Subject: I have found a CD that I think you would enjoy
Don't shoot the Messenger
Samuel Chell | Kenosha,, WI United States | 08/14/2004
(4 out of 5 stars)
"Not only did David Schnitter have the longest tenure of any tenor saxophonist in Art Blakey's Jazz Messengers but he was always present on the most exciting and memorable of Bu's sets that I was privileged to catch. His return to music and recording after a sabbatical of over 20 years is at once cheering and disturbing. There may have been more schooled and disciplined players preceding and succeeding Schnitter, not to mention younger, "cooler," more fashionable and sophisticated icons that attracted record producers following the post-Wynton era. But none of them brought to a performance a huge "unconstructed" tone so disproportionate to the player's size, a determination to let emotion control technique instead of vice versa, and finally a passion for playing that precluded virtually any "hip" posturing. I don't recall a single other musician who, following a triumphant solo during a Newport concert at Carnegie Hall, had me on my feet hollering like a rock fan.
His comparative neglect for two decades is one of the crueler injustices in a music that is hardly known for fairness. Not a single one of his four excellent LP's for Muse has been issued on CD. As a result, "Sketch" (and the contemporaneous European release "Pen Pals") is a welcome return of the prodigal Messenger.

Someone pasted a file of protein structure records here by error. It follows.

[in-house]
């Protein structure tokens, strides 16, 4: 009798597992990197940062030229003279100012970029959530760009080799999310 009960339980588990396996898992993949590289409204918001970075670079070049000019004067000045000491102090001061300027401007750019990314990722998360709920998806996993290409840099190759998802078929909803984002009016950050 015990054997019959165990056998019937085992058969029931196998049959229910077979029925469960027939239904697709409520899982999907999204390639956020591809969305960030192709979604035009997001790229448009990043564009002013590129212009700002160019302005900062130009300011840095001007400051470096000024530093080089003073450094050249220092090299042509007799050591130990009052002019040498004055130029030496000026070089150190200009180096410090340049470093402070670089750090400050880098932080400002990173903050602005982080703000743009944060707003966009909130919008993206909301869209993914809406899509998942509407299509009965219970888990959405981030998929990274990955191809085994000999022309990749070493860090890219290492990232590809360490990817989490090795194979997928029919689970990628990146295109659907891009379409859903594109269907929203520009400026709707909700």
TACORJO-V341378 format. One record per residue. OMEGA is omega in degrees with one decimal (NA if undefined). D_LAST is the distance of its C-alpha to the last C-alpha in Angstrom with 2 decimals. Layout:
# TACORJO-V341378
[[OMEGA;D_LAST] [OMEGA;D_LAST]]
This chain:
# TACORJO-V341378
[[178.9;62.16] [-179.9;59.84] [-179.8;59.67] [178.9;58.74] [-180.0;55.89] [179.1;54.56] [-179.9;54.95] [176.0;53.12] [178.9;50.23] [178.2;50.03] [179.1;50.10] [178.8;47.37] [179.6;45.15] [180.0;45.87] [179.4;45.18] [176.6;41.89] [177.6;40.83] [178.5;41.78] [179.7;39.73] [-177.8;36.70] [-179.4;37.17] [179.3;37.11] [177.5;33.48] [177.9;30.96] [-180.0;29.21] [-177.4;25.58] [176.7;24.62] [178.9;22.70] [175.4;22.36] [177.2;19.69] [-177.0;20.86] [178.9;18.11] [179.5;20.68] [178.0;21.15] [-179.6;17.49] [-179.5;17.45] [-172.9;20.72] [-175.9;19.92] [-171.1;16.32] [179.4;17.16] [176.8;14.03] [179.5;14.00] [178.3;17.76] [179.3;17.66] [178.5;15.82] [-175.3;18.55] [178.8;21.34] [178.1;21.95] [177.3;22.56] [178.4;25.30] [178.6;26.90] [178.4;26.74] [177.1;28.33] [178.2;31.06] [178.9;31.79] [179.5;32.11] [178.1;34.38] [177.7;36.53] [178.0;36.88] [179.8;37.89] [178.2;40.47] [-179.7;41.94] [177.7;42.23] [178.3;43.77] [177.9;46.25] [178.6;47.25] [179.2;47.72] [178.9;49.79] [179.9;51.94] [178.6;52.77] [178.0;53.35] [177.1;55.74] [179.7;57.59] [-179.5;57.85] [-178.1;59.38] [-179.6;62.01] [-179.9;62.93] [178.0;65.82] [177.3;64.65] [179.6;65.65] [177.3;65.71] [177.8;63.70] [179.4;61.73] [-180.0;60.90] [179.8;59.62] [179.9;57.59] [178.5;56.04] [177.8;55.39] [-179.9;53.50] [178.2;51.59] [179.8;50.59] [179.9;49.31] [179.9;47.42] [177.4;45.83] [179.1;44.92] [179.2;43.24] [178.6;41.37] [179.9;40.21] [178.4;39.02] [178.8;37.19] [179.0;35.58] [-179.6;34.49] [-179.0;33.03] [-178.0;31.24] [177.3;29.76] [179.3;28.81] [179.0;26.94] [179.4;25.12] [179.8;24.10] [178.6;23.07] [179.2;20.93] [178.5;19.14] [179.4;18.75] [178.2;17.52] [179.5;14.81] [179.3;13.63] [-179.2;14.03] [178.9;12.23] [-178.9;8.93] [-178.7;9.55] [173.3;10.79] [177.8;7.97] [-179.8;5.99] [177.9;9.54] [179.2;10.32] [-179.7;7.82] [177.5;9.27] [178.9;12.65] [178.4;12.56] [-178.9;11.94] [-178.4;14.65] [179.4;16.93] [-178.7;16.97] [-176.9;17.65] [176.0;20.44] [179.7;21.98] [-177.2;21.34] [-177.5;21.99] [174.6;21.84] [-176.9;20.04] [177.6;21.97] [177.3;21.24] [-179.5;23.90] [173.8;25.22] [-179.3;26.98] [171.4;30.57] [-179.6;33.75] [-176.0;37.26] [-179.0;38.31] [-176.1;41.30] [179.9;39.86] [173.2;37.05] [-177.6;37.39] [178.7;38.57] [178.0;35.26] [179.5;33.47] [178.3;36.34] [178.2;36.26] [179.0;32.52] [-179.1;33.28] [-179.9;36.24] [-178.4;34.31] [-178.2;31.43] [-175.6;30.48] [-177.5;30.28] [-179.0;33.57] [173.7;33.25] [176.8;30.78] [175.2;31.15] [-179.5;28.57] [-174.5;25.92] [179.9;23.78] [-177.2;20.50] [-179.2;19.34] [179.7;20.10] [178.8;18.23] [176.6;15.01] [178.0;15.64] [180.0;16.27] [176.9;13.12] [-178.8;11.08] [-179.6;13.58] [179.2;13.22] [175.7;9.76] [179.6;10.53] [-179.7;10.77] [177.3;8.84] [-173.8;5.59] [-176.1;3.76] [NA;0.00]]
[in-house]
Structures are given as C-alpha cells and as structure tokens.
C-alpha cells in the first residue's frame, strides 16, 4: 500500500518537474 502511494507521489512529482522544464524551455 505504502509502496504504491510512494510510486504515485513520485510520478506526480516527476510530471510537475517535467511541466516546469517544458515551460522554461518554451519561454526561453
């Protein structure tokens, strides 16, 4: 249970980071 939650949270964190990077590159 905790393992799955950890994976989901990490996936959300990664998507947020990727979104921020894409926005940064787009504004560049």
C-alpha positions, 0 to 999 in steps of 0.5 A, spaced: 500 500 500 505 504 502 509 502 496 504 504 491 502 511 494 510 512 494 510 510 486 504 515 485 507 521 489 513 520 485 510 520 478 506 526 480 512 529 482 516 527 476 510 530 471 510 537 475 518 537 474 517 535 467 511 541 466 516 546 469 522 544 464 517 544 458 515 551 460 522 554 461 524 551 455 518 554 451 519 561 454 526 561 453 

Nonetheless, listeners who were never engaged by the Ornette Coleman quartets are unlikely to be immediately impressed by the chordless quartet Schnitter employs here. He plays less symmetrically now, favoring the upper register of the horn and being less conscious of the bar lines. It's as though he's abandoned the influence and powerful breathstream of his former hero, Dexter Gordon, and turned to Ornette and Coltrane for conceptual inspiration.
The music on this recording requires close, attentive listening, and I doubt many listeners will assimilate it in a single sitting. Schnitter's sound is now somewhere between Mobley's musky quality and Coltrane's direct, vibratoless approach. Regardless, it's immediately recognizable, as are his melodic ideas, especially the ascending, almost statato-llike, phrases that he occasionally employs. For listeners unfamiliar with Schnitter, the best in-print example of his work is on a DVD that he recorded with Blakey and trumpeter Bill Hardman at a 1976 jazz festival in Umbria, Italy. (See my review under "videos" at allaboutjazz.com and look for it on Amazon.) It's the most honest, heartfelt, creative jazz performed during an era better known for roller skates and disco musiic."